alexa Mice expressing the human CYP7A1 gene in the mouse CYP7A1 knock-out background lack induction of CYP7A1 expression by cholesterol feeding and have increased hypercholesterolemia when fed a high fat diet.
Genetics & Molecular Biology

Genetics & Molecular Biology

Journal of Molecular and Genetic Medicine

Author(s): Chen JY, LevyWilson B, Goodart S, Cooper AD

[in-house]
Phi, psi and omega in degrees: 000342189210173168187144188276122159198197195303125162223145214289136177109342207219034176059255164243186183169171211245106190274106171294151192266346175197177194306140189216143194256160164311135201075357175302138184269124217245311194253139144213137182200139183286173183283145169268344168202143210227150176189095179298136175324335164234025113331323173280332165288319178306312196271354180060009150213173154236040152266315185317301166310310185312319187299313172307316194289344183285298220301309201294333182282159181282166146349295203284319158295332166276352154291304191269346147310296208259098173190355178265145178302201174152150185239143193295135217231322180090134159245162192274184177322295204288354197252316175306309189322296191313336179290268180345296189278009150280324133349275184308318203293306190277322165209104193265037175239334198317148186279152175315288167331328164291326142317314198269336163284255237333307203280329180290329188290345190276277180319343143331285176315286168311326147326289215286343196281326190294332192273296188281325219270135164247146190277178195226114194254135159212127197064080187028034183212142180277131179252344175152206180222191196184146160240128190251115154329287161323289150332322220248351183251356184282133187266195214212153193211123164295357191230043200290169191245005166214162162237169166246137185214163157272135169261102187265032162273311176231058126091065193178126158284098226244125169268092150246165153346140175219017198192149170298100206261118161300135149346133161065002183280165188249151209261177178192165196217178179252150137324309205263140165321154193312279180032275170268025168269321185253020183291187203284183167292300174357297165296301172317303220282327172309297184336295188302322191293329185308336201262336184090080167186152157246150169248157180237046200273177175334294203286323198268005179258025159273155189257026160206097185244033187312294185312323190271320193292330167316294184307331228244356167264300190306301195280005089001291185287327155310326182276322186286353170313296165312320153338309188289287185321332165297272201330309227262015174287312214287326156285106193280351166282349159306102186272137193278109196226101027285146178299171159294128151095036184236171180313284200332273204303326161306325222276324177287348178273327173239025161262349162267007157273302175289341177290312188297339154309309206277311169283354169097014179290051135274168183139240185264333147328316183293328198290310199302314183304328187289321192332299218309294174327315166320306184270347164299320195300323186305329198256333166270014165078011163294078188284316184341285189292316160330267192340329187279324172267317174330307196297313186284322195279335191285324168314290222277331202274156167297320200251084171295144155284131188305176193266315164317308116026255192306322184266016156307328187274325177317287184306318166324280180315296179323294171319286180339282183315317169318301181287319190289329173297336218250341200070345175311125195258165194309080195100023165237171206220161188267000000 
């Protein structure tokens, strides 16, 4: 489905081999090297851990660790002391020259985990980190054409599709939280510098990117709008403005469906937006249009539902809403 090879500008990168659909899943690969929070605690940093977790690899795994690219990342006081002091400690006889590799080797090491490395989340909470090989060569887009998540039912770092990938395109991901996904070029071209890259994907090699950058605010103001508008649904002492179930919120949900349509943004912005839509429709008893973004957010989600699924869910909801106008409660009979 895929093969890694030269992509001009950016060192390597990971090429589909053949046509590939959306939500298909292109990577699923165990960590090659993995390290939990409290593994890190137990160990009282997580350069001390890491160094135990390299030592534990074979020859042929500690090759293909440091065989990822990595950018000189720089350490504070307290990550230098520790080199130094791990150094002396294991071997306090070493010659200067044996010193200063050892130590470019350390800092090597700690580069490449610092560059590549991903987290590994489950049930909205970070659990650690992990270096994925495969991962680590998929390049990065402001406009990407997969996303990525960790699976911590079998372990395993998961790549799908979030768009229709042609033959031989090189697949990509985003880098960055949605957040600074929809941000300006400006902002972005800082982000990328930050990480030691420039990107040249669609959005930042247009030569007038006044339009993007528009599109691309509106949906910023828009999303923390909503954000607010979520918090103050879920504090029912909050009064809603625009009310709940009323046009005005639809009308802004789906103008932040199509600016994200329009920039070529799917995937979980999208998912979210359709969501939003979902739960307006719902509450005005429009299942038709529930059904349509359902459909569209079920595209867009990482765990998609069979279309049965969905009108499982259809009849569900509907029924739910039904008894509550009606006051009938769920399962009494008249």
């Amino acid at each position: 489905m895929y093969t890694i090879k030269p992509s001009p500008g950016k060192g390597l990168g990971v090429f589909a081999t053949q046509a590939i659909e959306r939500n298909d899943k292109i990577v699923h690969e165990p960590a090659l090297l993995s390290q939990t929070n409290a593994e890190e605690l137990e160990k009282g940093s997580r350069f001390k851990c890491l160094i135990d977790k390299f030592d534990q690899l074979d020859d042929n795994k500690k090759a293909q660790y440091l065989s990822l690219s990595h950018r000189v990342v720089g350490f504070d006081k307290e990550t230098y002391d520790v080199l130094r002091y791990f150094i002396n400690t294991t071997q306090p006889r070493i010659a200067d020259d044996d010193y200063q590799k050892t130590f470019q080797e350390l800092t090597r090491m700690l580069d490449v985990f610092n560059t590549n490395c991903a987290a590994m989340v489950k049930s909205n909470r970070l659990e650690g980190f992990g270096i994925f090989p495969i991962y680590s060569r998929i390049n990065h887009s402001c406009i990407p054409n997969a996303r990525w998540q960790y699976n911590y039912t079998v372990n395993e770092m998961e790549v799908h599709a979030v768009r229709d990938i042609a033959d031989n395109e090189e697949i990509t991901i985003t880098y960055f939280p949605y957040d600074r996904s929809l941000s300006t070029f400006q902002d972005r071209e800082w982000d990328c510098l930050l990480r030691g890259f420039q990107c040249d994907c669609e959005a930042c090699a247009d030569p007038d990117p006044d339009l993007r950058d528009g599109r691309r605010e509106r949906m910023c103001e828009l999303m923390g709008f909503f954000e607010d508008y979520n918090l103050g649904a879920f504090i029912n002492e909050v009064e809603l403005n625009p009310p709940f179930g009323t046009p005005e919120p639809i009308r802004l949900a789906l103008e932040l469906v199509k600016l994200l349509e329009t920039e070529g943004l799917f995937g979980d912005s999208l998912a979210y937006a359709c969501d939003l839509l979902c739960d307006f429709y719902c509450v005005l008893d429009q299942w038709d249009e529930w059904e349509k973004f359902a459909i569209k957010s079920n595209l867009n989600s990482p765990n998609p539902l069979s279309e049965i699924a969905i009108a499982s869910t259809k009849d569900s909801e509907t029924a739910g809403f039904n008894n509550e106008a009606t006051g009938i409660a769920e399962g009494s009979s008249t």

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Abstract Cholesterol 7alpha-hydroxylase (CYP7A1) catalyzes the rate-limiting step in the pathway responsible for the formation of the majority of bile acids. Transcription of the gene is regulated by the size of the bile acid pool and dietary and hormonal factors. The farnesoid X receptor and the liver X receptor (LXR) are responsible for regulation by bile acids and cholesterol, respectively. To study the effects of dietary cholesterol and fat upon expression of the human CYP7A1 gene, mice were generated by crossing transgenic mice carrying the human CYP7A1 gene with mice that were homozygous knock-outs (CYP7A1(-/-)). The mice (mCYP7A1(-/-)/hCYP7A1) expressed the human gene at much higher levels than did the transgenics bred in the wild-type background. A diet containing 1\% cholic acid reduced the expression of the human gene in mCYP7A1(-/-)/hCYP7A1 mice to undetectable levels. Cholestyramine (5\%) increased the level of expression of the human gene and the mouse gene. Thus, farnesoid X receptor-mediated regulation was preserved. A diet containing 2\% cholesterol increased expression of the mouse gene in wild-type mice, but it did not affect expression of the human gene in mCYP7A1(-/-)/hCYP7A1 mice. None of the diets altered the serum cholesterol or triglyceride levels in these mice; 1\% cholic acid caused a redistribution of cholesterol from the high density lipoprotein to the low density lipoprotein density in the humanized mice but not in wild-type mice. A diet containing 30\% saturated fat and 2\% cholesterol caused a decrease in CYP7A1 levels in mCYP7A1(-/-)/hCYP7A1 mice. The serum cholesterol levels rose in all mice fed this diet. The increase was greater in the mCYP7A1(-/-)/hCYP7A1 mice. Together, these data suggest that the lack of an LXR element in the region from -56 to -49 of the human CYP7A1 promoter may account for some of the differences in response to diets between humans and rodents. This article was published in J Biol Chem and referenced in Journal of Molecular and Genetic Medicine

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